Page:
We have all seen the images of the protests happening around the country and the world. Many of us notice the passion, determination, and value that the protests mean to the protesters. We also see the anger and frustration of the status quo and how unacceptable that is to the protesters.
What will show up on the other side if we take a page and put the protesters’ emotions of anger, frustration, grief, and sadness on one side? We will see the values, meaningful ideas, and how the protester wants to show up. These values can be the “importance of life in whatever color that comes,” it can be “fairness,” it can be “fundamental human rights,” or it can be some other value. When there is a conflict between the protesters’ value and the life they are living, that is where the other side of the page comes in, the emotions of anger, hurt, sadness, and grief.
Additionally, the protester may value health, family, parenting, or some other value that may not be consistent with exposing themselves to a pandemic. The difficulty of social distancing in a protest may expose the protester to an illness, which may be brought home to their community, family, and children.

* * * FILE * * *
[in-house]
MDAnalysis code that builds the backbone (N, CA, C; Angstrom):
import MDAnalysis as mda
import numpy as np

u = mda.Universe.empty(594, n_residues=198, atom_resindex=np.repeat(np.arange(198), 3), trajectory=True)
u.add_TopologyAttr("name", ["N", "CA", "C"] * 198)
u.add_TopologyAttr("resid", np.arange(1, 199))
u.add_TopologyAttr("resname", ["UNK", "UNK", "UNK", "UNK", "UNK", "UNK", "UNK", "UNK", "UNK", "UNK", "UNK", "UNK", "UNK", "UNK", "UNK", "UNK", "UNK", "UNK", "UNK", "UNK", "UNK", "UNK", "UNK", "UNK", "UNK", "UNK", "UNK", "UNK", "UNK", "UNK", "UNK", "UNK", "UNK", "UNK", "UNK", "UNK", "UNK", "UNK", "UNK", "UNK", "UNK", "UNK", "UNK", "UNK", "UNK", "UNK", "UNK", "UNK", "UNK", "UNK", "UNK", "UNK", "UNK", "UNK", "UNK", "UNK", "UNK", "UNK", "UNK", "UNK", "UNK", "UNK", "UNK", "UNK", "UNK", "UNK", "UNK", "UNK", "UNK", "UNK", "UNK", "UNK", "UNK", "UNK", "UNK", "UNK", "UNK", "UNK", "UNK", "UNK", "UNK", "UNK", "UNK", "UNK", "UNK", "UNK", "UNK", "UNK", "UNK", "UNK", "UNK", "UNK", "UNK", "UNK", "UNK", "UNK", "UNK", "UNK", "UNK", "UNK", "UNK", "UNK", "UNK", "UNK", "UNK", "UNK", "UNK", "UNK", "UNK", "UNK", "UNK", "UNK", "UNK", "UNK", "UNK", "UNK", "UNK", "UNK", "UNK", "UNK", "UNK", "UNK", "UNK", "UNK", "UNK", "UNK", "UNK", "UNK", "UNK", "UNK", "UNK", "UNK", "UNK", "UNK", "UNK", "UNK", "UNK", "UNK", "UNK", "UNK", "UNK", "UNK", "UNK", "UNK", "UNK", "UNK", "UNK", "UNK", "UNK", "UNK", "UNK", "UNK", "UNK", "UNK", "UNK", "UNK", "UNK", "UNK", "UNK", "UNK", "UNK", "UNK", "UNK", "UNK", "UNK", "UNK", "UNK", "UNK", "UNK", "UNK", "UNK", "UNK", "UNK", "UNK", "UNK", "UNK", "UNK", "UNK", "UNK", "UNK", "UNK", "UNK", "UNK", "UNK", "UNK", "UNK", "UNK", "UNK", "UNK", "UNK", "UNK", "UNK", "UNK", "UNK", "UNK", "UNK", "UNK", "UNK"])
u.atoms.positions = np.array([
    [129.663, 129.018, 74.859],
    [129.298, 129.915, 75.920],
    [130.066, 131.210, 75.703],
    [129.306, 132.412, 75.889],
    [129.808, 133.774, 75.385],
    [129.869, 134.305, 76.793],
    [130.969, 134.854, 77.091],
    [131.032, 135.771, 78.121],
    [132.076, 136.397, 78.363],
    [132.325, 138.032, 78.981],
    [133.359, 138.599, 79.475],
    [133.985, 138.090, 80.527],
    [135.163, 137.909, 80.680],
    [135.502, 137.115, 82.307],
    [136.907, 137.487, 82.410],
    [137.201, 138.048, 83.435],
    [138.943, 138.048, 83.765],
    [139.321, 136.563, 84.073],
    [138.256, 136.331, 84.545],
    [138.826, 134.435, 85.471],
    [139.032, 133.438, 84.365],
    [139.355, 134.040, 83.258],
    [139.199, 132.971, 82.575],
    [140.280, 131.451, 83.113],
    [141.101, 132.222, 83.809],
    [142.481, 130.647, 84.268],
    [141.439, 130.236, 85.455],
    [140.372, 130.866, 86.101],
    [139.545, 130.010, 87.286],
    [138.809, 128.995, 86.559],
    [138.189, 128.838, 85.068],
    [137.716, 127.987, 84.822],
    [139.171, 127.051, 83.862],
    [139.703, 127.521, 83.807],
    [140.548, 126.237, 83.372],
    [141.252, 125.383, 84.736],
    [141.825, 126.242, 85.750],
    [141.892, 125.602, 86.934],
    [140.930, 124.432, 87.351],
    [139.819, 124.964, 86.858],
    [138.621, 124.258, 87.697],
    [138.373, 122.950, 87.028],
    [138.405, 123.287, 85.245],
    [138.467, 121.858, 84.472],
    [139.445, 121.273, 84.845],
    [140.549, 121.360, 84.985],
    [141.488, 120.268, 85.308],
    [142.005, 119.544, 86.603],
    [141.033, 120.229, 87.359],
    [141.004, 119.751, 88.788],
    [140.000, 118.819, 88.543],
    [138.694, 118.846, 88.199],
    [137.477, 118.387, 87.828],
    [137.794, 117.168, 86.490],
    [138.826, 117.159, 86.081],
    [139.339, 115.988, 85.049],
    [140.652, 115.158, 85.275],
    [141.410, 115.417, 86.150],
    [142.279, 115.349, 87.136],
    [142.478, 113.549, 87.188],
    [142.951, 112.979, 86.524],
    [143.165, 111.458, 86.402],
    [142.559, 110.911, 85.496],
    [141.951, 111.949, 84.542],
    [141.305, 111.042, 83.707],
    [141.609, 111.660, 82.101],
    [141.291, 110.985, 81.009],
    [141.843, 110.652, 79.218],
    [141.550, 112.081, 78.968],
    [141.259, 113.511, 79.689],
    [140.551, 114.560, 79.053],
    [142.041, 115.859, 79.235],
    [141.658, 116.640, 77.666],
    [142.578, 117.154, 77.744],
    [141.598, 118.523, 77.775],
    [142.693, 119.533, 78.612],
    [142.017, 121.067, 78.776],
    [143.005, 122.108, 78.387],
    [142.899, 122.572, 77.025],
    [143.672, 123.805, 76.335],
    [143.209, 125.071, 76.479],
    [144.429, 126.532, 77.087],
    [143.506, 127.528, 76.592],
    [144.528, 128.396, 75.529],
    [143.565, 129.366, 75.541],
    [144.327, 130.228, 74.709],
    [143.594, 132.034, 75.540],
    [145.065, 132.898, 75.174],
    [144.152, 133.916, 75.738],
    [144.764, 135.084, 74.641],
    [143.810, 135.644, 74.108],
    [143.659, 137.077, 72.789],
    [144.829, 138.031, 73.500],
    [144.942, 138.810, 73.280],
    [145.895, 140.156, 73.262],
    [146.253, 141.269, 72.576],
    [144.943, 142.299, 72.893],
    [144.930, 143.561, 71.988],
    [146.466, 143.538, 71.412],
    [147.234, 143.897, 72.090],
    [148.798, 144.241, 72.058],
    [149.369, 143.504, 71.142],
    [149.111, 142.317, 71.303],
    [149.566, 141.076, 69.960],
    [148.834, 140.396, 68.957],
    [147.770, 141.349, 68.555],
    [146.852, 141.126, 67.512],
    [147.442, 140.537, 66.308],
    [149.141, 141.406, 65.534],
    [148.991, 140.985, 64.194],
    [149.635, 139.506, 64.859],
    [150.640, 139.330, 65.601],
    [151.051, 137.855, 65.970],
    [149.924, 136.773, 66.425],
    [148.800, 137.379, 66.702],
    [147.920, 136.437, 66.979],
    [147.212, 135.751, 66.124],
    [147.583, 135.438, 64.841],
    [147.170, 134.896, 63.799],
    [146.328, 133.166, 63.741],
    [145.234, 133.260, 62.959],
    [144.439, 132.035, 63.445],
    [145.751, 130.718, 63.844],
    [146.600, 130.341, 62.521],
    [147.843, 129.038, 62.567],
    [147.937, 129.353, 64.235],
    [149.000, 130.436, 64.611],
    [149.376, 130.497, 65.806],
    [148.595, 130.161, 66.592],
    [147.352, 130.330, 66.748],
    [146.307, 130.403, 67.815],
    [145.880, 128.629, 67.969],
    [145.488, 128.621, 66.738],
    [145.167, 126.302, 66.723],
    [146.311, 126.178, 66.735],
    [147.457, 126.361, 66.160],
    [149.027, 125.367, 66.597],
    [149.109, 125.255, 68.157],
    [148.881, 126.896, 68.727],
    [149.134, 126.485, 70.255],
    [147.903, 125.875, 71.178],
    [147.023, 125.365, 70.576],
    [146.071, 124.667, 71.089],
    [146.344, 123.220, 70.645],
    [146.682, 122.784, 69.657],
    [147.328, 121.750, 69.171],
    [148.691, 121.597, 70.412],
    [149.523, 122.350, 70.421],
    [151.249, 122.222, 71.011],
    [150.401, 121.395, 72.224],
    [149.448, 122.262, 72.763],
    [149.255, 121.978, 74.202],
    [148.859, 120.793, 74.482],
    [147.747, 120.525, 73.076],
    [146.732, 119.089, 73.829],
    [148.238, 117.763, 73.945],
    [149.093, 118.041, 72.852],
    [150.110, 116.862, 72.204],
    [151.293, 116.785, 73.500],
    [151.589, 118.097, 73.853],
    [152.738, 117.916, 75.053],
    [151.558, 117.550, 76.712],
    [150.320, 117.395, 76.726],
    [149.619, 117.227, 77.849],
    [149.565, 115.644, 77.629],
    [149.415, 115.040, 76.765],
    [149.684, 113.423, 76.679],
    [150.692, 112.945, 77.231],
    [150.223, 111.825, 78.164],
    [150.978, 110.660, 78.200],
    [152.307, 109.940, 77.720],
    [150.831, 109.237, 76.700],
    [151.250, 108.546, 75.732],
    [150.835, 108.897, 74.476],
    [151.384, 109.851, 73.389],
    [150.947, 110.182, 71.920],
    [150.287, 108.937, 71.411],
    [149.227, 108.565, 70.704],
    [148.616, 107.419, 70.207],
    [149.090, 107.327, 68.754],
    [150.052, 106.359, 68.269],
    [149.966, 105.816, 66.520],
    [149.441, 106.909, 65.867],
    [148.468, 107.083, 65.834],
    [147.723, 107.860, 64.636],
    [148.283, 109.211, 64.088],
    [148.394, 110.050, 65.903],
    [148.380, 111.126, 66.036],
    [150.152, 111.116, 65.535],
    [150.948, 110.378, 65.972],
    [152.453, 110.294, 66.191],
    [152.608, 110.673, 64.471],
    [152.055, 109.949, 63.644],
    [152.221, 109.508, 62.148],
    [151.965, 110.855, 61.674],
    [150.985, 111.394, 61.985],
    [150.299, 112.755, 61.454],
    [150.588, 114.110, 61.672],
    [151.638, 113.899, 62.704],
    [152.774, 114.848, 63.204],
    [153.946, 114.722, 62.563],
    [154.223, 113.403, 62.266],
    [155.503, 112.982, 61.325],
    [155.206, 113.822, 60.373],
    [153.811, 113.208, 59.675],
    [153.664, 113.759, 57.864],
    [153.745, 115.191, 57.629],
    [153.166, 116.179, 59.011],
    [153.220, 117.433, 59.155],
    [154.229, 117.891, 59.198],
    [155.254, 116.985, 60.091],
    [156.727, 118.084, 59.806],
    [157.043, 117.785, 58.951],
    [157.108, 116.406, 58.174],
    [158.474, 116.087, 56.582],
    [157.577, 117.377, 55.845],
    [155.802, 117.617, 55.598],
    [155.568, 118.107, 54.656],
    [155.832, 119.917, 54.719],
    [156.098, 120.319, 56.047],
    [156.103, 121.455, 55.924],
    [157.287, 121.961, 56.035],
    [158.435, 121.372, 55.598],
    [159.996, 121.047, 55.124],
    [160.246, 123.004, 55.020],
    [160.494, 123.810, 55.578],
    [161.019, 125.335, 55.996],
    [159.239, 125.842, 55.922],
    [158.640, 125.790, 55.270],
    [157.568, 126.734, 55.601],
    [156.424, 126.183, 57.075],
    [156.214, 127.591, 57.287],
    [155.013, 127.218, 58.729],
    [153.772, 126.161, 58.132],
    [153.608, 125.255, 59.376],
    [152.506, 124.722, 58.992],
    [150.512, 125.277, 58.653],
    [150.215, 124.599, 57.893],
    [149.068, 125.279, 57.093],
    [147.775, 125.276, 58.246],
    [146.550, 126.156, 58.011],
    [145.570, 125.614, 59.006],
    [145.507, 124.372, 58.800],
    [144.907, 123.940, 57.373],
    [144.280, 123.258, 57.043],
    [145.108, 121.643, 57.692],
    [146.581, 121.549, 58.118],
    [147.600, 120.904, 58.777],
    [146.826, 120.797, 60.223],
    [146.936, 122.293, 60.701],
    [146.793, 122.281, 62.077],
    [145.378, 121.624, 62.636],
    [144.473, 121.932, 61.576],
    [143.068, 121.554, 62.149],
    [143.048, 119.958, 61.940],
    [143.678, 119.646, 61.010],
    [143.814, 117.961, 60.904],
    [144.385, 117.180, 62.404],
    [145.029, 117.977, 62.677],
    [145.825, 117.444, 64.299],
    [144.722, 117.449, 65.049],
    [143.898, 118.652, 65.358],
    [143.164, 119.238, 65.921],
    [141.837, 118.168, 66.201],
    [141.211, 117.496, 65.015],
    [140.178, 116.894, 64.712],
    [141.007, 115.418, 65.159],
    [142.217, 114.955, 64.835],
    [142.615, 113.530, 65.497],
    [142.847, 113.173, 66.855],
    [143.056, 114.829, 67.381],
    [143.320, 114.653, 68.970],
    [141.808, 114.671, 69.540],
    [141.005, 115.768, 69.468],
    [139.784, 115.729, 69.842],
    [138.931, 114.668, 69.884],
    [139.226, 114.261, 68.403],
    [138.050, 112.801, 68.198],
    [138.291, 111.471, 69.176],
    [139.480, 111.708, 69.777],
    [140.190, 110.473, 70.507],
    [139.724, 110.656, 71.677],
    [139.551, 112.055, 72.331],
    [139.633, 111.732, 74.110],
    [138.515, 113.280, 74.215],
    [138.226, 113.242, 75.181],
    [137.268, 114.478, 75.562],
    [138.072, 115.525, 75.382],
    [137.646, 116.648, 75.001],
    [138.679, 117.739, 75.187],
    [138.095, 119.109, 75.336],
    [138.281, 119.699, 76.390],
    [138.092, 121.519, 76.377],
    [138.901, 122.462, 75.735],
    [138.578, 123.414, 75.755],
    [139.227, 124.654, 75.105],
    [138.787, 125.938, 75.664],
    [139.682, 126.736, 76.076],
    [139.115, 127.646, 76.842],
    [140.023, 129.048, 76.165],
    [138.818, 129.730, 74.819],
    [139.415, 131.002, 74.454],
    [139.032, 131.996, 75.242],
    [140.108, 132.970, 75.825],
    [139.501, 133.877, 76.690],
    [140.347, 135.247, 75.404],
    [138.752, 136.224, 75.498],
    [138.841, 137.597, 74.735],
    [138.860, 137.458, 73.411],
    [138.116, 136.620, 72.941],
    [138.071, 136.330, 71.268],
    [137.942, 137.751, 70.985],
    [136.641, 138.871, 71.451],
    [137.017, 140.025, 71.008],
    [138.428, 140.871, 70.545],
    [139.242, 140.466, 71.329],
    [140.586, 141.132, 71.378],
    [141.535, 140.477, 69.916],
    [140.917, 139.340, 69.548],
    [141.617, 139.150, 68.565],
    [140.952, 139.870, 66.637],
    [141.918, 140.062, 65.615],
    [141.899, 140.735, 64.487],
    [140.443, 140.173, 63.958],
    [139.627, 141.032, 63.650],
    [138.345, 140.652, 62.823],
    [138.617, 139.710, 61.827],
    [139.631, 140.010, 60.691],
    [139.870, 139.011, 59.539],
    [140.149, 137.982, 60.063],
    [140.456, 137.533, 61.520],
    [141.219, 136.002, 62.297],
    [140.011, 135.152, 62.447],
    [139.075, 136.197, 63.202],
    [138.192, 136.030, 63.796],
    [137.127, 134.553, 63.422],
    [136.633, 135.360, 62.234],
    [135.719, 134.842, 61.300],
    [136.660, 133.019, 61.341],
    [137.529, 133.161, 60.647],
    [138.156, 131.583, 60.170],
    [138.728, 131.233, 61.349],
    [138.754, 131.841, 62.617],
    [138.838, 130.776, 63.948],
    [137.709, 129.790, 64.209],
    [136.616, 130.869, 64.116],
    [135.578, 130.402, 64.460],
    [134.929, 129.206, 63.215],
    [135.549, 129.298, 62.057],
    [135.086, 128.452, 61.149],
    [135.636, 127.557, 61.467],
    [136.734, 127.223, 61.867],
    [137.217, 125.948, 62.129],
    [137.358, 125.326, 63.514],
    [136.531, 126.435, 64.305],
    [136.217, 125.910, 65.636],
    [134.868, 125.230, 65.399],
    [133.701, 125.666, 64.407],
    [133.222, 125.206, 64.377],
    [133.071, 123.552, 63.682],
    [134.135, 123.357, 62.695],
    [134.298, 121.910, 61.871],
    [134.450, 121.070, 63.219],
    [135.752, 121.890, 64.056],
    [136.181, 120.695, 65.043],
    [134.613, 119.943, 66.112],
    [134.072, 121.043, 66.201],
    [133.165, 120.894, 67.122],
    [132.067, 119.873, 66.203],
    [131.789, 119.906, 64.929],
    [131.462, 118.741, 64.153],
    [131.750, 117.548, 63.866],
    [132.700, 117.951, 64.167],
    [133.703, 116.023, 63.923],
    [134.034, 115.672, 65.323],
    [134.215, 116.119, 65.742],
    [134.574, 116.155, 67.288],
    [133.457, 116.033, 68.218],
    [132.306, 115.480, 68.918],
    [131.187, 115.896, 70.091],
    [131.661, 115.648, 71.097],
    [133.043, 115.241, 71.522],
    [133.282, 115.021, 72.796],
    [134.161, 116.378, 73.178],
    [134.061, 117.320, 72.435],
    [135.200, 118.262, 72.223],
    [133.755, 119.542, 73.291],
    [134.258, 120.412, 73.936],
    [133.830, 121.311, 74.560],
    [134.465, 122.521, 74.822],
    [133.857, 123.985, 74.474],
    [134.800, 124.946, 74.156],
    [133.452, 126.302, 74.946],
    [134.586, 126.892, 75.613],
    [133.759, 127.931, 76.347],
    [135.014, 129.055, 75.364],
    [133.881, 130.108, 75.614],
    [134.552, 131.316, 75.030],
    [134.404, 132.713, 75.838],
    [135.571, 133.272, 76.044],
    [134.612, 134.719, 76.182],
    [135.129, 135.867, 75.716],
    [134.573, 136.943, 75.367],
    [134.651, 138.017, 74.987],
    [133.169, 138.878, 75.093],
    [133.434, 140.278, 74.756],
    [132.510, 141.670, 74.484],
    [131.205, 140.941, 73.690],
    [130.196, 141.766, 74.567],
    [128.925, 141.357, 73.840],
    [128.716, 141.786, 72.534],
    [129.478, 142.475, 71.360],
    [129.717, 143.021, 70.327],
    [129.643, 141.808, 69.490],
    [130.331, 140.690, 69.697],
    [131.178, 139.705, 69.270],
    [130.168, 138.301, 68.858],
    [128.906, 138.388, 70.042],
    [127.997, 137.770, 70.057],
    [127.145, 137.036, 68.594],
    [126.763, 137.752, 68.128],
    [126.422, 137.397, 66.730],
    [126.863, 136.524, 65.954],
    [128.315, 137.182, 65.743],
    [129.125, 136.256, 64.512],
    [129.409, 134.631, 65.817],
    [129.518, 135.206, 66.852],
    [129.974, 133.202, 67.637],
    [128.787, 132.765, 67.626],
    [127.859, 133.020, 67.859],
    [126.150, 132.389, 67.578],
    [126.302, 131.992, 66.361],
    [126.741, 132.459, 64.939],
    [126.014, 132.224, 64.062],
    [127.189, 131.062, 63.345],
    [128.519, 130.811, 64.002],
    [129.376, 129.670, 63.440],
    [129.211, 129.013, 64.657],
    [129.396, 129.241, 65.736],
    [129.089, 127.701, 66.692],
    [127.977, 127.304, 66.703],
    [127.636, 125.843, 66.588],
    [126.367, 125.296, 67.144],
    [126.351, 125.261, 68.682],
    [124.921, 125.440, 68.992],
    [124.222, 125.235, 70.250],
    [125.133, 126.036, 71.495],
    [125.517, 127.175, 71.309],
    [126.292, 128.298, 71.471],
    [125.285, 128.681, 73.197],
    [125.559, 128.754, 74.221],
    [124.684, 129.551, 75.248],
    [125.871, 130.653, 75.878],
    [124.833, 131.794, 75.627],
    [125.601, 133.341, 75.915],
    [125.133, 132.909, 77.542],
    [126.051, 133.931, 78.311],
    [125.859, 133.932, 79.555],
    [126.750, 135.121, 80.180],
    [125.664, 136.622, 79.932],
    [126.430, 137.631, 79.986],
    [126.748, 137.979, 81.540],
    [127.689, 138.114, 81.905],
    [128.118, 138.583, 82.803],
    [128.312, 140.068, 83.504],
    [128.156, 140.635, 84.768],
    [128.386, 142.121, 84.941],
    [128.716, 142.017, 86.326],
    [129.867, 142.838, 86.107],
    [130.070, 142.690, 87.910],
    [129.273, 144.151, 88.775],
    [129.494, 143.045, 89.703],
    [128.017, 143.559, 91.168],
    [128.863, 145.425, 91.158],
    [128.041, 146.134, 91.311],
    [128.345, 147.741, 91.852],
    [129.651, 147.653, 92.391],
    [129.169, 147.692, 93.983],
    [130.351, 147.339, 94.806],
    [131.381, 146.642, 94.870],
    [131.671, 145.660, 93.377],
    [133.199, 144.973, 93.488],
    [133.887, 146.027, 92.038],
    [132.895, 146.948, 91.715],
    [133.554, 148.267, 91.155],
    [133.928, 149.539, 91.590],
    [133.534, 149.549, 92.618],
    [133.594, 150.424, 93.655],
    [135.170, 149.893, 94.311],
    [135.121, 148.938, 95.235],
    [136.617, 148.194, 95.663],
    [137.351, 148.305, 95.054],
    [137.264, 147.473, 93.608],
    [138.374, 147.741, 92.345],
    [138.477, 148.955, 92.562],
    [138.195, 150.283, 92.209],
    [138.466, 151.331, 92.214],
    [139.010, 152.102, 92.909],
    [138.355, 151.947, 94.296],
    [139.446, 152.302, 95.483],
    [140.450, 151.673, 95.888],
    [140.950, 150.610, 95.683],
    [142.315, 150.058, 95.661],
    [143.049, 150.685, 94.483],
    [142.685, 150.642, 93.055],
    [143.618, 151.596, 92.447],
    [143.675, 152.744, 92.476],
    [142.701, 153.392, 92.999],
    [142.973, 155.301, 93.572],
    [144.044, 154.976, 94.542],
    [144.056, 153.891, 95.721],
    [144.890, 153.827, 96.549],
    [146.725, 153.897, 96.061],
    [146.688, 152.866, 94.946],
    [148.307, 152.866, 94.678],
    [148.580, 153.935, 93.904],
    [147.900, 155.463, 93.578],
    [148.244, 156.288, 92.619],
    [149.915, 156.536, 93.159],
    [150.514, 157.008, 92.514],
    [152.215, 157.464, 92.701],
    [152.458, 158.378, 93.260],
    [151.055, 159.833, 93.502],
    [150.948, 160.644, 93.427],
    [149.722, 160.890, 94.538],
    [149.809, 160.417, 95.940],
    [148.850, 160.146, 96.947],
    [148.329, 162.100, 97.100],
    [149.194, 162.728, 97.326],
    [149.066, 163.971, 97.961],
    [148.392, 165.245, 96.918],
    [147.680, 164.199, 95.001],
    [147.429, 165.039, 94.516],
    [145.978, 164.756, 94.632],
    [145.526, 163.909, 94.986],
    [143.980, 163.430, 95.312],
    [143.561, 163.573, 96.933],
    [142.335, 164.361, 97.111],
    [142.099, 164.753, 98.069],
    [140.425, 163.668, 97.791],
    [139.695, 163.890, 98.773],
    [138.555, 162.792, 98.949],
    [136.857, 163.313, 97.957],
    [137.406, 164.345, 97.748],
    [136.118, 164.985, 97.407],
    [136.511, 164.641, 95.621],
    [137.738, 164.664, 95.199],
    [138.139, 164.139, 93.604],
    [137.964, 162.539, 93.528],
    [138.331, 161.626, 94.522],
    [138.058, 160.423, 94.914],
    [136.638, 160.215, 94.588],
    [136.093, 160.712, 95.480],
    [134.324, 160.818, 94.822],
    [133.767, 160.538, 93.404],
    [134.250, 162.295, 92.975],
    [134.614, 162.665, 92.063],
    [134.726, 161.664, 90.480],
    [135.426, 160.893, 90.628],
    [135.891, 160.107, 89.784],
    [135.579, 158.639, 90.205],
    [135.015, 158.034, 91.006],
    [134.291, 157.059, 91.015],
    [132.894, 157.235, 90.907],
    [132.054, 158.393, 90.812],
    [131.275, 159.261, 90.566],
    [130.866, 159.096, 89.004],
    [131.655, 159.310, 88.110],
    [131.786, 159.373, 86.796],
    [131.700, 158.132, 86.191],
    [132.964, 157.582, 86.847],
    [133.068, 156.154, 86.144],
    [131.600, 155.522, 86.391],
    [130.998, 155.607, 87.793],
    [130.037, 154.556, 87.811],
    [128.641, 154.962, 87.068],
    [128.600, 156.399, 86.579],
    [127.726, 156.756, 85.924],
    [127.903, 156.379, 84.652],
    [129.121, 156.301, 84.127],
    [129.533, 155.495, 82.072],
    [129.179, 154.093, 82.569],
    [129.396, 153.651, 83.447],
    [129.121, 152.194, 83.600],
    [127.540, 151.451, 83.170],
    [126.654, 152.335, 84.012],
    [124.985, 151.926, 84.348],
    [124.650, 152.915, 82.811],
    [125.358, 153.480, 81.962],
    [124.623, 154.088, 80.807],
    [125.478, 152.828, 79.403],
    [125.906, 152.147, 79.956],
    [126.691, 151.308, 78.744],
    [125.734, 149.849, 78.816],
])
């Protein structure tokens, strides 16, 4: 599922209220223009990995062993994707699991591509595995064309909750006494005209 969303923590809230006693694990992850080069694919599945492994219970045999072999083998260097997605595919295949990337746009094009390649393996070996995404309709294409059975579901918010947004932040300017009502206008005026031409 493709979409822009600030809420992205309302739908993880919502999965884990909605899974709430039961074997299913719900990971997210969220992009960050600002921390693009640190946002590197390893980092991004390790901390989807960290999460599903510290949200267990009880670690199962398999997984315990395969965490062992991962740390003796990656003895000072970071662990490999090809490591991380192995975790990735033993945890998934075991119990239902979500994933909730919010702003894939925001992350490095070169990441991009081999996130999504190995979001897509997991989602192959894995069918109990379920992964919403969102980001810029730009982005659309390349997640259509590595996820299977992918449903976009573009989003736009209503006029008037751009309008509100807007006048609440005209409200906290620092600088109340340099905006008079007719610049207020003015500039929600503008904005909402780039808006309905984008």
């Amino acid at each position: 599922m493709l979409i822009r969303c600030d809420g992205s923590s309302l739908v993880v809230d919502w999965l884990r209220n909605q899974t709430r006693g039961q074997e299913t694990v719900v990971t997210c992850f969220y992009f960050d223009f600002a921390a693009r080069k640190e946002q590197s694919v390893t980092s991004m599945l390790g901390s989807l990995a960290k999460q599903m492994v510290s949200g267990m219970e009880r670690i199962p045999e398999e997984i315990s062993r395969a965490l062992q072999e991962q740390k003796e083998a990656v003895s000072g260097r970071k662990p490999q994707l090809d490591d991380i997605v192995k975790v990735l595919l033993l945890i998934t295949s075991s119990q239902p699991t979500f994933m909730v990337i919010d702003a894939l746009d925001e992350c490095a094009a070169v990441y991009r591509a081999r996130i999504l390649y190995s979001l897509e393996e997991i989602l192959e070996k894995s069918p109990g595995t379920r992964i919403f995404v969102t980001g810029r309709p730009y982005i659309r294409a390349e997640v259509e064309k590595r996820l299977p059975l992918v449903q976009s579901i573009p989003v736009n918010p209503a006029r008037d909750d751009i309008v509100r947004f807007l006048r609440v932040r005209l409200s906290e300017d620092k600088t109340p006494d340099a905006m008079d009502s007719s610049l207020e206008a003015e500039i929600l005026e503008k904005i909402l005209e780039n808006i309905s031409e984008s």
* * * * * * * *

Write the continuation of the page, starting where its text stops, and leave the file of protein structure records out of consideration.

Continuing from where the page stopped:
What is the protestor to do, choose the value driven by the anger and frustration, or choose the value driven by concern?
In behavioral therapy, we help our clients see what is most meaningful in the present moment when confronted with a values conflict. Values conflicts will show up throughout our lives. There will be times when we have to choose between being kind and loving to our child or punitive, choosing between being supportive of our partner and allowing them to make mistakes, or exercising when one is ill and could be resting.
If we choose the most essential value at this moment, the closer we will be to doing what is best for us in the longer term.